All Palgrave’s paywall journals have been temporarily added to the JURN index…
“From 1st-31st March 2014, Palgrave Macmillan will be offering free online access to their full journals portfolio. All current and archival content spanning the Humanities, the Social Sciences and Business will be available. Researchers – just start browsing, or search for titles and topics of interest. During March you will have access to ALL articles.”
Access works fine, with a no-nonsense click-and-load of PDFs via Google links.
Wouter has today posted a Powerpoint with a slide showing the number of Dutch open access articles and reviews indexed in Web of Science, 1995-2015…
It’s good to see coverage is ‘on the up’, but it seems that open access journal content from the Netherlands is currently indexed in WoS at just 11%. This is another indication of the low level of OA journal article discoverability in big commercial databases, and a reminder that the coming Google Scholar / Web of Science combo interface won’t make Scholar a one-stop shop for finding open access articles.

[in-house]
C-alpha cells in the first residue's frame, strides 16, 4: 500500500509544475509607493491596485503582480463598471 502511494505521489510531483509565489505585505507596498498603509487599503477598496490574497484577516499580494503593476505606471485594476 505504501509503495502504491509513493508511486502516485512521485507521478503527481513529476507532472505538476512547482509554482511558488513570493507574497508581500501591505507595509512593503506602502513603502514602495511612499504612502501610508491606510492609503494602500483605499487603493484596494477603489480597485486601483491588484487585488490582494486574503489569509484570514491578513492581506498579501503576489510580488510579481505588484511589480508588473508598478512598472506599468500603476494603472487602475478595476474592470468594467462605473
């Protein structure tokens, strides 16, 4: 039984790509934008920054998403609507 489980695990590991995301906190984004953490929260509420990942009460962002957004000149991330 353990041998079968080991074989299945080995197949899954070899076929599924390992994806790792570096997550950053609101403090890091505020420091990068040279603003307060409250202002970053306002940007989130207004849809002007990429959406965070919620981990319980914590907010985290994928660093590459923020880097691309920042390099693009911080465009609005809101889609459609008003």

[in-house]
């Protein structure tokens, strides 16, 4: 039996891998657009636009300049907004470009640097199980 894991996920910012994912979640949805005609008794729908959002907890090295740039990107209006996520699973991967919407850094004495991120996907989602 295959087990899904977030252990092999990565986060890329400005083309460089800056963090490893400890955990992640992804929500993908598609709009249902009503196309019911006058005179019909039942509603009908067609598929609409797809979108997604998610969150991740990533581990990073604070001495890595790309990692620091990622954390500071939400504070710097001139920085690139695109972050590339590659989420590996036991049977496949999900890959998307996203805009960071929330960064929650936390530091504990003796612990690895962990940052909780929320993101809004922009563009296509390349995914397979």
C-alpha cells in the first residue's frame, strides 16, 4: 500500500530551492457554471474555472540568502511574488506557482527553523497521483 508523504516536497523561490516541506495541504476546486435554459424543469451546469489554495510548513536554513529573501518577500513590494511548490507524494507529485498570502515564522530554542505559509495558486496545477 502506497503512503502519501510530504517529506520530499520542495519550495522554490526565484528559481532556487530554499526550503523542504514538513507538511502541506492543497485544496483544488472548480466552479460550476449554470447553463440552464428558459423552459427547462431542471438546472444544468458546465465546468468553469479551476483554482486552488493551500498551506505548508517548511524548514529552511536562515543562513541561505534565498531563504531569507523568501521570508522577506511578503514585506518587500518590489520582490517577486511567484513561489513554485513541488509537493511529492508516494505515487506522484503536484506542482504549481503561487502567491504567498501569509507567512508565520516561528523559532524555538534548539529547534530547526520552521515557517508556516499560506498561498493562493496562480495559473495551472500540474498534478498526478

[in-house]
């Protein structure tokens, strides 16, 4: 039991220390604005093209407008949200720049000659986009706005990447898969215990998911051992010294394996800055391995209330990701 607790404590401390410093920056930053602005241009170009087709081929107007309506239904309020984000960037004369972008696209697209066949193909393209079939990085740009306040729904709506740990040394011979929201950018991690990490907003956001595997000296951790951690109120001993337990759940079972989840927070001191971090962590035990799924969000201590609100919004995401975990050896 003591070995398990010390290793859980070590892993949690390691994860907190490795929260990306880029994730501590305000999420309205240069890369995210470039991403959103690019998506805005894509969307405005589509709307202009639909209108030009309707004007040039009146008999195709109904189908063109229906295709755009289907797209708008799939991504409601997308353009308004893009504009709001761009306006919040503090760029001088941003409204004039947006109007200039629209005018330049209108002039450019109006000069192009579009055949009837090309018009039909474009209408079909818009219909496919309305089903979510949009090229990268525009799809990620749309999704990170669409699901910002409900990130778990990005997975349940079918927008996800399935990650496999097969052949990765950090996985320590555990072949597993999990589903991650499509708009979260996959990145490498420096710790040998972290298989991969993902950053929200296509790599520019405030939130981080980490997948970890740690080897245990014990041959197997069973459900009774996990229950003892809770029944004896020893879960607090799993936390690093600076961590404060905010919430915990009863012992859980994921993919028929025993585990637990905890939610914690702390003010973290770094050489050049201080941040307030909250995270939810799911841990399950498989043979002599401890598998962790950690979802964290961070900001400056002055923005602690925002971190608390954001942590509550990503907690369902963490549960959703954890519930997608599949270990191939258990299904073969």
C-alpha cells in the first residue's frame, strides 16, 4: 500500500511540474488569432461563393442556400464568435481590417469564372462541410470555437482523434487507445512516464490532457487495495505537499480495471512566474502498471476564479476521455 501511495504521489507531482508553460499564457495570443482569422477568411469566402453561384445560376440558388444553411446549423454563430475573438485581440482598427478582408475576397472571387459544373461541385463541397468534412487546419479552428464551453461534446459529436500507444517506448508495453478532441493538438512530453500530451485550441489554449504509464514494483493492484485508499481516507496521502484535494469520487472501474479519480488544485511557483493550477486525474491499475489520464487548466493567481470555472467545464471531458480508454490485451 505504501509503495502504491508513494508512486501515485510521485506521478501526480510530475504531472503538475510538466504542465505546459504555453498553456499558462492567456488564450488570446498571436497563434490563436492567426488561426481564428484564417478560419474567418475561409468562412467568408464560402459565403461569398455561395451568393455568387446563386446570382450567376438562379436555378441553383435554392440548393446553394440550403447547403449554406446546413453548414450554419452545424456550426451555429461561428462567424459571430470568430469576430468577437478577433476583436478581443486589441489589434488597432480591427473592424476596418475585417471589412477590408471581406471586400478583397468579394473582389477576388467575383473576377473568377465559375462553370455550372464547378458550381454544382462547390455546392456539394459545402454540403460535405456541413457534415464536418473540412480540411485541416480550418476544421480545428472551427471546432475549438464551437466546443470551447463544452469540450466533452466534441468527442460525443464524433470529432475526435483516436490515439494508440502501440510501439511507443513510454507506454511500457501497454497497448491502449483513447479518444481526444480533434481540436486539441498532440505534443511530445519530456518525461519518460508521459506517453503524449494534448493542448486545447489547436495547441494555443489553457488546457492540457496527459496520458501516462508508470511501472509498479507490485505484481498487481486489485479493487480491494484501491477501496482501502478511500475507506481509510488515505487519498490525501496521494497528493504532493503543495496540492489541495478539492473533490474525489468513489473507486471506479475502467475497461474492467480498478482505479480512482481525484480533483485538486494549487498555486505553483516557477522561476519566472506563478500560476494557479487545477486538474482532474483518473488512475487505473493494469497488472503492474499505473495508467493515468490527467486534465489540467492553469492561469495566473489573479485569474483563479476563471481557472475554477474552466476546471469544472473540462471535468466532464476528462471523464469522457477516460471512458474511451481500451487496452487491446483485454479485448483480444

Journal of Lithic Studies (archaeological research into the manufacture and use of stone tools)
AI magazine (Artificial intelligence, 18 month paywall)
Open access media studies journals noted as starting very soon:
Series: TV serial narratives.
BWPI Working Papers (Brooks World Poverty Institute, Manchester)
Catalog of onlinebooks.library.upenn.edu (Indexing the subject + titles listing pages only. A curated list, this seems to allow JURN to partly touch the best of the non-fiction in Hathi, Archive.org etc, without loading up with umpteen editions of Heidi and the Lost Cave and similar bits of forgotten fiction)
More new research on Open Access ejournal penetration into commercial journal indexing databases: “Open Access Journals in Communication Studies: Indexing in Five Commercial Databases” (2014). Only…
32 percent of the 147 gold OA journals identified [in Communication Studies] were indexed in five major commercial bibliographical databases commonly subscribed to by academic libraries [including Scopus, EBSCO Complete, Web of Science]
Joseph Esposito has usefully snagged a peek inside a very expensive commercial market report titled Global Social Science & Humanities Publishing 2013-2014.